To determine whether phosphorylation of VAMP4 influences the interaction with AP‐1, we used wt VAMP4 or mutants that either lack (S20A or S30A) or mimic the phosphorylated state (S20D or S30D). Surprisingly, the binding of AP‐1 to VAMP4 S20A or S20D was abolished completely, suggesting that S20 is an essential part of the dileucine motif (Fig. 3B). However, AP‐1 could bind if either VAMP4 S20A or S20D were first phosphorylated by CK2, indicating that the interaction was now completely CK2 dependent. As the S20 mutants can only bind AP‐1 if S30 is phosphorylated, we propose that the acidic cluster containing S30 modulates AP‐1 binding. This is supported by the AP‐1 binding behaviour of the S30 mutants (Fig. 3C). S30A still binds to AP‐1, but binding is no longer influenced by phosphorylation, and is reduced to a level similar to the non‐phosphorylated wt protein. S30D shows a strong interaction with AP‐1, with or without CK2, comparable to the phosphorylated wt protein (Fig. 3B).

Two possible mechanisms could lead to enhanced binding of AP‐1 to phosphorylated VAMP4. One is that the μ1 subunit binds with higher affinity to phosphorylated VAMP4. Alternatively, high‐affinity binding of AP‐1 to phosphorylated VAMP4 could be mediated by an additional protein. To differentiate between these possibilities, we reconstituted the binary complex with purified VAMP4 and AP‐1 (Fig. 3D). We used the S30D mutant to study the role of phosphorylation to avoid any secondary effects caused by adding CK2. Purified AP‐1 was found to bind equally to wt VAMP4, S30A or S30D mutants, while binding to the LL/VV, LL/VV S30A or LL/VV S30D mutants was abolished. These results are supported by yeast two‐hybrid data where there was no difference in the interaction between the wt VAMP42–60, VAMP42–60 S30A or S30D and μ1a. Thus, phosphorylation of S30 does not influence directly AP‐1 interaction with VAMP4, suggesting that an additional protein modulates AP‐1 binding to phosphorylated VAMP4.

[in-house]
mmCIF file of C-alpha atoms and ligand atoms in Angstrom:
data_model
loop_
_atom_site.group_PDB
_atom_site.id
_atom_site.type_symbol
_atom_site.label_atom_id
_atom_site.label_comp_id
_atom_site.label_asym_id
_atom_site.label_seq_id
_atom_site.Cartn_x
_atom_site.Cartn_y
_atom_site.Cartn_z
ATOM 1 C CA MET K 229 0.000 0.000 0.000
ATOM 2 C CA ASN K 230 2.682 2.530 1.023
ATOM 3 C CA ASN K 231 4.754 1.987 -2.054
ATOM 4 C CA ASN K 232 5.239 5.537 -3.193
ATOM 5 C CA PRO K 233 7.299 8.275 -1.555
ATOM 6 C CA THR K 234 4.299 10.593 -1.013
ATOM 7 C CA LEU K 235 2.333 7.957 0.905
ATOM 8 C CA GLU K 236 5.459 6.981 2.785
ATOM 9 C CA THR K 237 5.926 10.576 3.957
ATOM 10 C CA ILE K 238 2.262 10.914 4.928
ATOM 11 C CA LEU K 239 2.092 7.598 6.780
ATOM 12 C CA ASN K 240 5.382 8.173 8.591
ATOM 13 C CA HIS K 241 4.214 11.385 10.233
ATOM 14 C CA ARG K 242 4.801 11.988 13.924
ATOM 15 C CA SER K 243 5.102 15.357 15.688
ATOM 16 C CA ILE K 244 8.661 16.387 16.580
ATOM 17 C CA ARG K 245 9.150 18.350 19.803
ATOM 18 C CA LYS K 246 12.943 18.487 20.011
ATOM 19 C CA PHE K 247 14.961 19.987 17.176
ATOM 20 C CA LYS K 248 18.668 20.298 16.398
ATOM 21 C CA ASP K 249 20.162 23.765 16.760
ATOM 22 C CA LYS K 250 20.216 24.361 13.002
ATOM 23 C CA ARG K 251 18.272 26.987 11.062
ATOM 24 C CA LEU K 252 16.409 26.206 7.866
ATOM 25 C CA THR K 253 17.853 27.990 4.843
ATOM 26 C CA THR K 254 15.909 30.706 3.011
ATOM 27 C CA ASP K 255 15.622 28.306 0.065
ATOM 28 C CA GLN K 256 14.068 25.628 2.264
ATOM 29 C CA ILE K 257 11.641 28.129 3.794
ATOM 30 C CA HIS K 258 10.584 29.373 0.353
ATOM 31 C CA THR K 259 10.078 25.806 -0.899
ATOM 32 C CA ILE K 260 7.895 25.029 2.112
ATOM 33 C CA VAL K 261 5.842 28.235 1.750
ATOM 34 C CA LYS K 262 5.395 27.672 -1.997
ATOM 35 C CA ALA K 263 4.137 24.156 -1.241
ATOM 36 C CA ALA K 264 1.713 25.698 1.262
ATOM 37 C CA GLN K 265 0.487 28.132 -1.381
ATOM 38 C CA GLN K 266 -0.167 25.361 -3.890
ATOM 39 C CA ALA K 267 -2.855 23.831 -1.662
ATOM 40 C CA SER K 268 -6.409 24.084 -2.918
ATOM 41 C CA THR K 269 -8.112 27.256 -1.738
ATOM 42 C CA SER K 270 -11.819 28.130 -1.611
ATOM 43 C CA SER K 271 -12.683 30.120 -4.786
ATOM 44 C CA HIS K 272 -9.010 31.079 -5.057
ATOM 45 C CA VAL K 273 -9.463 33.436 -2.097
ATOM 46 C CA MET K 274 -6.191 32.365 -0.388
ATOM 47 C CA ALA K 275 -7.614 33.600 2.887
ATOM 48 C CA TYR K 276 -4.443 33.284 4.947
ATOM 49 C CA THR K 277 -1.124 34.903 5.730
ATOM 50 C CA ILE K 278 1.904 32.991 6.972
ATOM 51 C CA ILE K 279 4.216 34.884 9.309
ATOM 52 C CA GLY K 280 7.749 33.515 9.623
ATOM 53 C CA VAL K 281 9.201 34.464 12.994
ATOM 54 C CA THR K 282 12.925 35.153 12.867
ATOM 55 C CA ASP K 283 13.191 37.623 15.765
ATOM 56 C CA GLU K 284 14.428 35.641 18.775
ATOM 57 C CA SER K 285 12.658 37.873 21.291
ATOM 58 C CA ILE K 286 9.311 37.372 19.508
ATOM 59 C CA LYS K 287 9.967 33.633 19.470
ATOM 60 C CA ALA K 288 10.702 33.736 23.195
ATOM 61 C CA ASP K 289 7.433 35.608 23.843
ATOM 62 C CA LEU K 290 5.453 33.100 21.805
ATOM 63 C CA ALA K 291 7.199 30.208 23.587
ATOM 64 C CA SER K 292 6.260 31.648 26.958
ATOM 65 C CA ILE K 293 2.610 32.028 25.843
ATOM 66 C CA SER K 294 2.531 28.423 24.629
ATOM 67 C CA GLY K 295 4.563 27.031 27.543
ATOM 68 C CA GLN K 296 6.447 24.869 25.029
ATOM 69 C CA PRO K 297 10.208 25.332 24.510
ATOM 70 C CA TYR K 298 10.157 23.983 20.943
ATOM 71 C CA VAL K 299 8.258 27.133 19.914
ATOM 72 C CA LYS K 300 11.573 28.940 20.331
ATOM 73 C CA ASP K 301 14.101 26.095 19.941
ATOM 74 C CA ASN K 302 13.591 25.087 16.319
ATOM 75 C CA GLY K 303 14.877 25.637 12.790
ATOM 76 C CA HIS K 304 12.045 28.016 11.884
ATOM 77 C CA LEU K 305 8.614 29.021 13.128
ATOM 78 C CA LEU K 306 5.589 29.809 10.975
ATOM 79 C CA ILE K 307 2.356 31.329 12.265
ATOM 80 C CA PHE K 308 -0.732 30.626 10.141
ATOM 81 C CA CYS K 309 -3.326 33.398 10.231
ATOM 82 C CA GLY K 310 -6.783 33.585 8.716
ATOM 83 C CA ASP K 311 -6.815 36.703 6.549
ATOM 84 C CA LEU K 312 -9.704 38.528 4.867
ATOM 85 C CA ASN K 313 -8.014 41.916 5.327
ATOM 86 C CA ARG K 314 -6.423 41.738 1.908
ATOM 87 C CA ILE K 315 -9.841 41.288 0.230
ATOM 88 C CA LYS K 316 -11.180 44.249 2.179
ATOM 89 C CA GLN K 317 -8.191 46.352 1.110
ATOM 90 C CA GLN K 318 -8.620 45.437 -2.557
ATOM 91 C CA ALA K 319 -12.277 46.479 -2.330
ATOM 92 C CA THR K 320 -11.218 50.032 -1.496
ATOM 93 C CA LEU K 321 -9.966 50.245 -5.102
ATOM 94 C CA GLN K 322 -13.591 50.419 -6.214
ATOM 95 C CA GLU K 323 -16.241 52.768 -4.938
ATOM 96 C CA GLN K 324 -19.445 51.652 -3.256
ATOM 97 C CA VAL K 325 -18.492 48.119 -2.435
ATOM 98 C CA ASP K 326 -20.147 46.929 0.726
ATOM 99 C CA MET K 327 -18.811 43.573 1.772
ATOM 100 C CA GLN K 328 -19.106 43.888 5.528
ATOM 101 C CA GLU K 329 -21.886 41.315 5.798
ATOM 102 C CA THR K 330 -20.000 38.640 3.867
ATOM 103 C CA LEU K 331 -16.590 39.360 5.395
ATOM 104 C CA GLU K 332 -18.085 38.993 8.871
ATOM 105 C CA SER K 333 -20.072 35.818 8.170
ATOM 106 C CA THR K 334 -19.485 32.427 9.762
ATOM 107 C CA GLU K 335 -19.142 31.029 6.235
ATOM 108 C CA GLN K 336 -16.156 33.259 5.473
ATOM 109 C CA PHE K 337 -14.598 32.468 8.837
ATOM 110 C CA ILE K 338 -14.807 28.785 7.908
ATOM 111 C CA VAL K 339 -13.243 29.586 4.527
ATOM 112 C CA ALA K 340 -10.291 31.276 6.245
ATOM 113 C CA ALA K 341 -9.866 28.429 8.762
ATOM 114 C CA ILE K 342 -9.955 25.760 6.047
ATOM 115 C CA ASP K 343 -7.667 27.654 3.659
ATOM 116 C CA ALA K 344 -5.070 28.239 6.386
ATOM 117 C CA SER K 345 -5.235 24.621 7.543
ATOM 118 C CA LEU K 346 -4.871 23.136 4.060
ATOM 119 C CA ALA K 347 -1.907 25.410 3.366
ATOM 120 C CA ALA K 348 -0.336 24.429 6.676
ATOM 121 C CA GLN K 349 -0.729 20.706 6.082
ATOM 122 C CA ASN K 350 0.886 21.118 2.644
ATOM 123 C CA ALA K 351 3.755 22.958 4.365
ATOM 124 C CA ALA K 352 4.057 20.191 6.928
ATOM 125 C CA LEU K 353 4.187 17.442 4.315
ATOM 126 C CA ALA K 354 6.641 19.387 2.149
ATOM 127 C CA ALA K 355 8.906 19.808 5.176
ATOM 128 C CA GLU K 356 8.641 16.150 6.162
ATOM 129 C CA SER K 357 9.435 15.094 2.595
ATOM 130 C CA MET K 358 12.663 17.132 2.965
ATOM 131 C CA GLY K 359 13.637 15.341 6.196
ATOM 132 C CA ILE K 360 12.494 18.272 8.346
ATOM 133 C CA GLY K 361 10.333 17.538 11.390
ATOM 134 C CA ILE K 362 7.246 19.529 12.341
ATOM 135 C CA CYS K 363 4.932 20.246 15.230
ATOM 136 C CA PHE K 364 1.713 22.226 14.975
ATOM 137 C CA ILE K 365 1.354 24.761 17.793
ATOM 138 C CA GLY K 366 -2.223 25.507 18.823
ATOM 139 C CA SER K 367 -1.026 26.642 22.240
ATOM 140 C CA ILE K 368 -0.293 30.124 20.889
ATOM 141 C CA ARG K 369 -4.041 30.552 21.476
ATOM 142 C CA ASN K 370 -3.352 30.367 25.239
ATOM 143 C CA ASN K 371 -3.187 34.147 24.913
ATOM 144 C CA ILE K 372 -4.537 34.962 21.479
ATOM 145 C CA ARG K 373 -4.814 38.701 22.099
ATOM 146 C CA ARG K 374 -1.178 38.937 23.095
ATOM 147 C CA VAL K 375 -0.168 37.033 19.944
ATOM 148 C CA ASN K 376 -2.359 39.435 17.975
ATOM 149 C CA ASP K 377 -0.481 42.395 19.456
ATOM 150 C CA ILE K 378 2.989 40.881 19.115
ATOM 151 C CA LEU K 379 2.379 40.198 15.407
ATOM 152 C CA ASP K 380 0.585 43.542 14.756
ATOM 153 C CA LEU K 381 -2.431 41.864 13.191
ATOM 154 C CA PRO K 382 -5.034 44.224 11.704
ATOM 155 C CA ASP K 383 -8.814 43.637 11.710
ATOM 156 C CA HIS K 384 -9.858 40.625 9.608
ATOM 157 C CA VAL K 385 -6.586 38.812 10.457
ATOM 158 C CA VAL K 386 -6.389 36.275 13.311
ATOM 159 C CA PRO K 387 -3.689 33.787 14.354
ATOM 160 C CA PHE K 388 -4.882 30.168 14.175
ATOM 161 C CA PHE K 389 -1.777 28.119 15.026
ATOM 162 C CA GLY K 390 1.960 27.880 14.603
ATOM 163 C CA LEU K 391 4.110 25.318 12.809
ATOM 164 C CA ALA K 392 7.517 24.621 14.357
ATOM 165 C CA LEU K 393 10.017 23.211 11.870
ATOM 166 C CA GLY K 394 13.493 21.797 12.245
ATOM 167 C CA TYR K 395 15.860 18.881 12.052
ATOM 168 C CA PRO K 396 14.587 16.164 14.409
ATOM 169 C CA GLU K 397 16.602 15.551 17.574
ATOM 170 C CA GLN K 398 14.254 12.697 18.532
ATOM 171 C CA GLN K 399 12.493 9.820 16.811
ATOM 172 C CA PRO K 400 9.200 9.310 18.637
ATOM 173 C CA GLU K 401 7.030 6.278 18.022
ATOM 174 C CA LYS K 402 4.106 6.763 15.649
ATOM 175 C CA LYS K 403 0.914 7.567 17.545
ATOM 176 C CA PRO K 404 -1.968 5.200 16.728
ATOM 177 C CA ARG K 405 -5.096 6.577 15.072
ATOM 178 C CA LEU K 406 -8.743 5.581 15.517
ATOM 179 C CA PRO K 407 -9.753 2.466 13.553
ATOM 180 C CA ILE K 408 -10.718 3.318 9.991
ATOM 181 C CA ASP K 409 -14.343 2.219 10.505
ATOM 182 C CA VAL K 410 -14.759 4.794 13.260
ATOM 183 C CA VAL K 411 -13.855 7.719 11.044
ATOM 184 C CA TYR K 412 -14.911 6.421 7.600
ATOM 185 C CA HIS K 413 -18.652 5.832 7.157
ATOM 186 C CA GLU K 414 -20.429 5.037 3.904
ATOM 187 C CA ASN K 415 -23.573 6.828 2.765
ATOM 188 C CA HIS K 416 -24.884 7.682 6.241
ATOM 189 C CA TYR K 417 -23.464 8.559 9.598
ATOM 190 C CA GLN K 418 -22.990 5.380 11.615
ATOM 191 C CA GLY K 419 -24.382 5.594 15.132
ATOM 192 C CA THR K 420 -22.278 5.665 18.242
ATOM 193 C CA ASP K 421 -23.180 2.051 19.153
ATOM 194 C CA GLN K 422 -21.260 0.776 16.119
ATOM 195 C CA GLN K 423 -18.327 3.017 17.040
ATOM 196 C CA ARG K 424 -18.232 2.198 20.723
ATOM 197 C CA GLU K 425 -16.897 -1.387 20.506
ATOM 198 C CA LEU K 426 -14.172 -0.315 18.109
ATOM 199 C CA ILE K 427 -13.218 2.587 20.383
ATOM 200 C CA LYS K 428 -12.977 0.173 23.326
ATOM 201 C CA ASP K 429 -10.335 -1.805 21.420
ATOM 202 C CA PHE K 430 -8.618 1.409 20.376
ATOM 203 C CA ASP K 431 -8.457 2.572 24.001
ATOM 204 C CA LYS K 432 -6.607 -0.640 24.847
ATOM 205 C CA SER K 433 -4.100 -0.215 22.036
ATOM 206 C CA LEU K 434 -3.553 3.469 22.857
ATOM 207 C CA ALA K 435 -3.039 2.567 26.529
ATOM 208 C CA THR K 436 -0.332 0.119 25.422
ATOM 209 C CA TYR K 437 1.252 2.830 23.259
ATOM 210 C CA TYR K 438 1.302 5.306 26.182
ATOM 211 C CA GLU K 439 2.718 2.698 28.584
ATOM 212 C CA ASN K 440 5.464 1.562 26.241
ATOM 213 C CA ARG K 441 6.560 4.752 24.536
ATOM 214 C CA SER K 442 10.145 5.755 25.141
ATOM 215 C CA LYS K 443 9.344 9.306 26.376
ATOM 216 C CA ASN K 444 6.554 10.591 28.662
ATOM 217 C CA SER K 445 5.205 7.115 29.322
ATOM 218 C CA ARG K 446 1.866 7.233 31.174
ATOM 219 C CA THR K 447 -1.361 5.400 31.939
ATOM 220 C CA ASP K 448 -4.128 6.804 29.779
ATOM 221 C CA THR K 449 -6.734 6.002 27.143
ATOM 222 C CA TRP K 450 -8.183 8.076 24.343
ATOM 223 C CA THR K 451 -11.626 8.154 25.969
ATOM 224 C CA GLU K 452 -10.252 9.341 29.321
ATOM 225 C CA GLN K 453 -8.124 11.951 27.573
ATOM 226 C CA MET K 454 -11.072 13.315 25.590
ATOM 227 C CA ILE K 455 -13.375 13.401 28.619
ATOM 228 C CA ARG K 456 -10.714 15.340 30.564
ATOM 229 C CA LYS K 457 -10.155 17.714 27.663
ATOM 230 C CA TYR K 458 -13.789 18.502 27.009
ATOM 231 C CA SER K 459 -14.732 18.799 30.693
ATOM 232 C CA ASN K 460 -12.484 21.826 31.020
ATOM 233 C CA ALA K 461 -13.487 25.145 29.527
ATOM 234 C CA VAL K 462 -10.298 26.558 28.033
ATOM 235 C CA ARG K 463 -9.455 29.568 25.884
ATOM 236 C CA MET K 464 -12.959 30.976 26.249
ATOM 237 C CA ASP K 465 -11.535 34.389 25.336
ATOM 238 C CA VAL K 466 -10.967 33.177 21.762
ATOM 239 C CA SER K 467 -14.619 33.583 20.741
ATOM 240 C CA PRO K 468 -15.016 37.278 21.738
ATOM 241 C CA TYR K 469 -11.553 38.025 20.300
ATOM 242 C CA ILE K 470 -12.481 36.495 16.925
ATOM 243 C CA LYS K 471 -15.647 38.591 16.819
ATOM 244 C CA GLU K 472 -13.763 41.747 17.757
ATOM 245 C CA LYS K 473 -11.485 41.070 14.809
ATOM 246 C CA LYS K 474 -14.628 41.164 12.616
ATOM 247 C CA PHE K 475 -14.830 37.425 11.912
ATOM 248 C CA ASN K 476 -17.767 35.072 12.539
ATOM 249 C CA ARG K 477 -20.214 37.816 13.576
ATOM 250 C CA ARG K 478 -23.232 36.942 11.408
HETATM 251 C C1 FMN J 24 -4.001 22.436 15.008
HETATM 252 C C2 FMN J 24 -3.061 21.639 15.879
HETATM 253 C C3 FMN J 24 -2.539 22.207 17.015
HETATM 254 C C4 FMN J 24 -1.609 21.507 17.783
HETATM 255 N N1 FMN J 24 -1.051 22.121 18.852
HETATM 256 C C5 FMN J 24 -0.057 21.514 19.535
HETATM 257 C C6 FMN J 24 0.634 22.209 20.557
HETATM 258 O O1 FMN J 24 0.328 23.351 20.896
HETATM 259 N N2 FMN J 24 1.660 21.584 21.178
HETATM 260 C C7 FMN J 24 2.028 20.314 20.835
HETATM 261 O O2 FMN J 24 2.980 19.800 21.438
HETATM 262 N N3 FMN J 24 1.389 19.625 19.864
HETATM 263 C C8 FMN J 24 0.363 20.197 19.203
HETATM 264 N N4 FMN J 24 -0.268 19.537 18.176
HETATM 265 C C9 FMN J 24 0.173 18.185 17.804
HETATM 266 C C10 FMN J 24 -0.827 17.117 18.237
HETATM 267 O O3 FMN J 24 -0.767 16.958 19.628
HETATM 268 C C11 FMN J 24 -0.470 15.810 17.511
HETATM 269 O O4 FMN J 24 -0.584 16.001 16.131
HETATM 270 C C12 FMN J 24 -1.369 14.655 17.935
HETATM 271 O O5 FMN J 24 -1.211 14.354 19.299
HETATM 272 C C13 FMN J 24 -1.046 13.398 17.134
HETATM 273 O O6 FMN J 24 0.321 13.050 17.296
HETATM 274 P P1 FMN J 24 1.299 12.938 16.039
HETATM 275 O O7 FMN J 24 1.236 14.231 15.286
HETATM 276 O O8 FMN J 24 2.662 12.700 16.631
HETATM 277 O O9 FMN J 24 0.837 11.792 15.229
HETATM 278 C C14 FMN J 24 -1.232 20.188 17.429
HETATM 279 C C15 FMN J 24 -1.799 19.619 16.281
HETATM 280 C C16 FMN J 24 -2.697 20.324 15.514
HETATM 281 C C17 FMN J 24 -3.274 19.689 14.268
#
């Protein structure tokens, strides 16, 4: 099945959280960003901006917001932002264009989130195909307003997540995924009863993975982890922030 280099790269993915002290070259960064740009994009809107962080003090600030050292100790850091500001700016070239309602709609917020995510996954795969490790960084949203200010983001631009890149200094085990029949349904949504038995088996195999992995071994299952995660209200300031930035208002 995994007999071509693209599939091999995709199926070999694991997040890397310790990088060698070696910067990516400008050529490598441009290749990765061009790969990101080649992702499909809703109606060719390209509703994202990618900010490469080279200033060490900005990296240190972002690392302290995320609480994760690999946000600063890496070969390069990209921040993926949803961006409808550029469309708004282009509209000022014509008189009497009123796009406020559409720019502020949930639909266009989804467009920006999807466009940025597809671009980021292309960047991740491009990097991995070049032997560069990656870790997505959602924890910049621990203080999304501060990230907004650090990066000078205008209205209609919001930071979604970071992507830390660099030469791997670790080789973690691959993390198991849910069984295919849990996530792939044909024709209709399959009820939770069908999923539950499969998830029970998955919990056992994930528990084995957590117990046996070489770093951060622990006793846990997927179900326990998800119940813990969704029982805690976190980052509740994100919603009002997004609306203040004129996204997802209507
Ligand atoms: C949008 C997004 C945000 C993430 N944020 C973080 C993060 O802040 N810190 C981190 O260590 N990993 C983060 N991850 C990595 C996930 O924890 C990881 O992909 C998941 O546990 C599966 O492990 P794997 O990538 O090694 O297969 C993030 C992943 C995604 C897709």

PACS‐1 modulates AP‐1 binding to phospho‐VAMP4

PACS‐1 is a candidate phosphorylation‐dependent enhancer of AP‐1 binding to the acidic cluster motif in VAMP4 (Crump et al., 2001). To determine whether VAMP4 interacts with PACS‐1, we expressed HA‐tagged PACS‐1 in AtT20 cells and co‐immuno‐precipitated with antibodies to VAMP4. PACS‐1 was specifically detected in a complex with VAMP4 in these cell lysates (Fig. 4A), and not in controls. In addition, pull‐down assays with wt, LL/VV, S30A or S30D GST‐VAMP4 proteins and purified PACS‐1FBR (furin‐binding region) demonstrated a direct interaction between VAMP4 and PACS‐1 (Fig. 4B). Importantly, phosphorylated wt VAMP4, LL/VV and the S30D mutant exhibited enhanced association with PACS‐1 compared with wt VAMP4 and the S30A mutant. Furthermore, this association does not require the dileucine motif, as it occurs with the LL/VV mutant. These data establish that PACS‐1 association with VAMP4 is enhanced upon phosphorylation.

Figure 4.